After giving in to public demand to ban earmarks, U.S. congressional members created a type of special funding that accomplishes the same thing, allowing them to steer taxpayers' money to pet projects. "We thought we'd gotten rid of earmarks," said Steve Ellis, vice president of public-interest advocacy group Taxpayers for Common Sense. "But it looks like Congress has just moved on to other methods."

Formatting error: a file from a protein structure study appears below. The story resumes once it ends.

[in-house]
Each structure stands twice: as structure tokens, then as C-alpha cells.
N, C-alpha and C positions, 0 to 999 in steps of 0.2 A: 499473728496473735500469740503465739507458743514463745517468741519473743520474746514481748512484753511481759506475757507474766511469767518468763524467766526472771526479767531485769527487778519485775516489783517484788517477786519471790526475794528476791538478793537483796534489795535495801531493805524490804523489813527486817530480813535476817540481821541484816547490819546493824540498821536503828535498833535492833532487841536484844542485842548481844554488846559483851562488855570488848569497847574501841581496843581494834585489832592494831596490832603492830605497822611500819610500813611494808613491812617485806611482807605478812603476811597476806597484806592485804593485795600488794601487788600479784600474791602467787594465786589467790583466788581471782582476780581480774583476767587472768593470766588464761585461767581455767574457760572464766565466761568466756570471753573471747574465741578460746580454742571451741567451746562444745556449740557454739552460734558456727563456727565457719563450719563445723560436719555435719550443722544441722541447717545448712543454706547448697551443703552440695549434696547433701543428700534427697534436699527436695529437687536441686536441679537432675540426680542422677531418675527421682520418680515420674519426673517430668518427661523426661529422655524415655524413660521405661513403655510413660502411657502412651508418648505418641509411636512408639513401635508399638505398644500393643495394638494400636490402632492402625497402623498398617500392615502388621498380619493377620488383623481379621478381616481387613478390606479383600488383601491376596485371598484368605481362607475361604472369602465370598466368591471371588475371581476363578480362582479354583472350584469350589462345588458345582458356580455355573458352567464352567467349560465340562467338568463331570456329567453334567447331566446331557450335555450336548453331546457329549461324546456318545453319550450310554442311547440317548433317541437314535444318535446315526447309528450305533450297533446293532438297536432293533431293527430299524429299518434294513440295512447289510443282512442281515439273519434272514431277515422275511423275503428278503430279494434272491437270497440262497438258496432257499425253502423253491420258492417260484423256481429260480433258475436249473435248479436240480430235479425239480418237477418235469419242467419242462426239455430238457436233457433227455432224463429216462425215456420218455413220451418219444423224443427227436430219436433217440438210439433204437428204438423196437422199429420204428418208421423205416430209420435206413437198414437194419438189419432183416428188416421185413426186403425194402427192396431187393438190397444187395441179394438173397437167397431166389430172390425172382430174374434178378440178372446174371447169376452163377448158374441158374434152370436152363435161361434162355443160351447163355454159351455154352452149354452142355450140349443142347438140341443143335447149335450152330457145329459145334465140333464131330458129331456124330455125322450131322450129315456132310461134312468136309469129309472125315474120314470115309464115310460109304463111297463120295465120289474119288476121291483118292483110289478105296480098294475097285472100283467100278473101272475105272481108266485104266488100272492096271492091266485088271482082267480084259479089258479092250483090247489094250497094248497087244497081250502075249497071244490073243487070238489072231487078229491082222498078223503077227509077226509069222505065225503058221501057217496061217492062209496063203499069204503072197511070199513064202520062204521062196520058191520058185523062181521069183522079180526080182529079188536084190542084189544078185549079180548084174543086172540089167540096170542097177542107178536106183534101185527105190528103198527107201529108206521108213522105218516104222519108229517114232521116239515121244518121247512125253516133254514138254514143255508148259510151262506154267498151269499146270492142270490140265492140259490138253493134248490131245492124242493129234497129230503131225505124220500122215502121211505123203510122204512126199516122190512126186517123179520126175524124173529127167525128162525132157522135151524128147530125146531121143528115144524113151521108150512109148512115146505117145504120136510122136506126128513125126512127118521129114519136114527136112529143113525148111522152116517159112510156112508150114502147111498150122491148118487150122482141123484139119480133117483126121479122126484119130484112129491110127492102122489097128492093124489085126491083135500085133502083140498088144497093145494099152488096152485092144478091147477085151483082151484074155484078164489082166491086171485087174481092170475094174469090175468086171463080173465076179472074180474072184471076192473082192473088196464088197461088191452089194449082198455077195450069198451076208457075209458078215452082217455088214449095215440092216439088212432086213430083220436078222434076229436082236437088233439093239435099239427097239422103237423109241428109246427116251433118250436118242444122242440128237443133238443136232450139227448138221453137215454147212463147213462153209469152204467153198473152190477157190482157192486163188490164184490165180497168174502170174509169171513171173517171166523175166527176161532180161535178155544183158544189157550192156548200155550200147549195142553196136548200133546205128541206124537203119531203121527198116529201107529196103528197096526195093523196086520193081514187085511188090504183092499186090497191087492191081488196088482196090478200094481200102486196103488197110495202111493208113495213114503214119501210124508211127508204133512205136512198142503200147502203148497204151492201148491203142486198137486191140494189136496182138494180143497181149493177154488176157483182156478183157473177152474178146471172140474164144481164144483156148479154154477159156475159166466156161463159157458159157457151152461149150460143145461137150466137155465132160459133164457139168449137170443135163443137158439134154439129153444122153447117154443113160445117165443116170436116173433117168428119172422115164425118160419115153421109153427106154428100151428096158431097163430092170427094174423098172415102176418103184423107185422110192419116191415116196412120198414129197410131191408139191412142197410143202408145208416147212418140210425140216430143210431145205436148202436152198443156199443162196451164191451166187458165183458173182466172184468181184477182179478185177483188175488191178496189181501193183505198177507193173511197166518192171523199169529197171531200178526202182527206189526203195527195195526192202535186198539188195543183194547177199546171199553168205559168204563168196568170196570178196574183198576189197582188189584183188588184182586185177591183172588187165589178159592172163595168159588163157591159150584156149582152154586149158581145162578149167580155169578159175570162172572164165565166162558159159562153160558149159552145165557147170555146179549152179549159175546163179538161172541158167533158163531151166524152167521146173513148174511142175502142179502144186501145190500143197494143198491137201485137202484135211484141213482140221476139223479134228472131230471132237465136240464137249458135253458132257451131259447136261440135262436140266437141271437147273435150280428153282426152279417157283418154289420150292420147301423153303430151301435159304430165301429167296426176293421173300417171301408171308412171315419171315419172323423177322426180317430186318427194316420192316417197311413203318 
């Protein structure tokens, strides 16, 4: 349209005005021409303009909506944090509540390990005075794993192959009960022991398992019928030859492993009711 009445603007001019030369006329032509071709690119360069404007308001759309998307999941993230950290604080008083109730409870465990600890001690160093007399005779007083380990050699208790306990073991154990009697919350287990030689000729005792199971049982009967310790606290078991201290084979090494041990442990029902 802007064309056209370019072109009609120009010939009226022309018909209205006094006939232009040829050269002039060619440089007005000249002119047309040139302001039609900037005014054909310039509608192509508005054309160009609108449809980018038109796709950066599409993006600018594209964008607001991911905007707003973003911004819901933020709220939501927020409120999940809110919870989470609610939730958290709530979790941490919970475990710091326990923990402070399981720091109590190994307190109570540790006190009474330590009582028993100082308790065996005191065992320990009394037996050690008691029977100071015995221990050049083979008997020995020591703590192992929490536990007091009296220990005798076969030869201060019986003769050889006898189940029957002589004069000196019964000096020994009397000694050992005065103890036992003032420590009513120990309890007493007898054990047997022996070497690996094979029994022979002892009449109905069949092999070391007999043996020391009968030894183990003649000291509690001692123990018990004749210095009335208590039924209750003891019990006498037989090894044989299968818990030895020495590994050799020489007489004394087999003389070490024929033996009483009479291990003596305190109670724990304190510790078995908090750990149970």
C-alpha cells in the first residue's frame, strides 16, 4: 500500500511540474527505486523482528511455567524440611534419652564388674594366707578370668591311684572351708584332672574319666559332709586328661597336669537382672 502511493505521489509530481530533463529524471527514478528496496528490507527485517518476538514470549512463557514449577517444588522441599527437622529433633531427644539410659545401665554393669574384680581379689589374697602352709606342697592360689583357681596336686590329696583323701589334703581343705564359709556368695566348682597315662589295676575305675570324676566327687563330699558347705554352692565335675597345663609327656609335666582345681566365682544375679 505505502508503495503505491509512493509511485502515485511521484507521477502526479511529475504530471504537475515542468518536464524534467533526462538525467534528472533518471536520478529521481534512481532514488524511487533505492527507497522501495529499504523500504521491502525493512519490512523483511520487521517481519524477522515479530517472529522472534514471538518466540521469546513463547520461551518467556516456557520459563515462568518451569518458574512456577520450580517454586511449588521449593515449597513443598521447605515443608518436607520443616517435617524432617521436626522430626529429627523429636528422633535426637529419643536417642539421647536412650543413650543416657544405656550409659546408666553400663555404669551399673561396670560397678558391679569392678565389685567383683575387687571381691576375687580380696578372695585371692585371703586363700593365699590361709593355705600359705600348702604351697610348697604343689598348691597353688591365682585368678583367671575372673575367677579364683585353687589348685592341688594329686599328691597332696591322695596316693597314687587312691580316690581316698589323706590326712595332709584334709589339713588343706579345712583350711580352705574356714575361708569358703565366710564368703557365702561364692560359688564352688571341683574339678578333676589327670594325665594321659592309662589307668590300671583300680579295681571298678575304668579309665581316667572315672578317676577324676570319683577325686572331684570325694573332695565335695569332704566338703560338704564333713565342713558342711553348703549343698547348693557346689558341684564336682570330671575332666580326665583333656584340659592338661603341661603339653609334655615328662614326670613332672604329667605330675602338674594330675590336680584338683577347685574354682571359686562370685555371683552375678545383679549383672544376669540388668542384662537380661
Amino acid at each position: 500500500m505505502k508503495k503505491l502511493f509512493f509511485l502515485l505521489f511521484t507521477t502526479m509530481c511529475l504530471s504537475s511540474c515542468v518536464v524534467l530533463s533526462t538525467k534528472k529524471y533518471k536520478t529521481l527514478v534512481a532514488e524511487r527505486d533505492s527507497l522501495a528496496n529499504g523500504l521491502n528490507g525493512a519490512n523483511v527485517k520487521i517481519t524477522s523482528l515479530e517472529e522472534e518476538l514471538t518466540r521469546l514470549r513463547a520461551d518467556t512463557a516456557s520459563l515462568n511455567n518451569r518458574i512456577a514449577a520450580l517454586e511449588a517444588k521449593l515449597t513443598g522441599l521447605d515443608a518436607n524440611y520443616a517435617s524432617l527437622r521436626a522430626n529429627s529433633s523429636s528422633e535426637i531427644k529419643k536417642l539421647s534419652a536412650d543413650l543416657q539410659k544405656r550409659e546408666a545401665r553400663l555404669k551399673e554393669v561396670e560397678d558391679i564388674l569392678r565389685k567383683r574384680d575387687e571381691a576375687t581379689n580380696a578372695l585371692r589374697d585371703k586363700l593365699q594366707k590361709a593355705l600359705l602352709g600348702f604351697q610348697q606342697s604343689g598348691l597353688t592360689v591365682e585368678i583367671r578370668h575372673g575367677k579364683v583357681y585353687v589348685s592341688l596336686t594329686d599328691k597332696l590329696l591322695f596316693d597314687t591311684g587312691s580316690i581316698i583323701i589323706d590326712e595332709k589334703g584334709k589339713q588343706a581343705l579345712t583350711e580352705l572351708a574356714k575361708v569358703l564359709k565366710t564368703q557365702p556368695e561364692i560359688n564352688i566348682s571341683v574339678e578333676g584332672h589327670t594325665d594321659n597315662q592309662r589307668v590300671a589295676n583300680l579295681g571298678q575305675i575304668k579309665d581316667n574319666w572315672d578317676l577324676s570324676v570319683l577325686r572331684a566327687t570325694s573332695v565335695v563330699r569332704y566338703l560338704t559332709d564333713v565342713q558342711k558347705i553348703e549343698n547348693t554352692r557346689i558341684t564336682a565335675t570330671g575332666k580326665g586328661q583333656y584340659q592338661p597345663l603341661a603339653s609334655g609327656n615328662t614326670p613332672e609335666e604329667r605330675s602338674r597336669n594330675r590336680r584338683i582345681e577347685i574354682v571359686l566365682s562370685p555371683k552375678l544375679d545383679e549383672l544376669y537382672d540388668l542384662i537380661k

U.S. lawmakers invent ways to circumvent ban on earmarks
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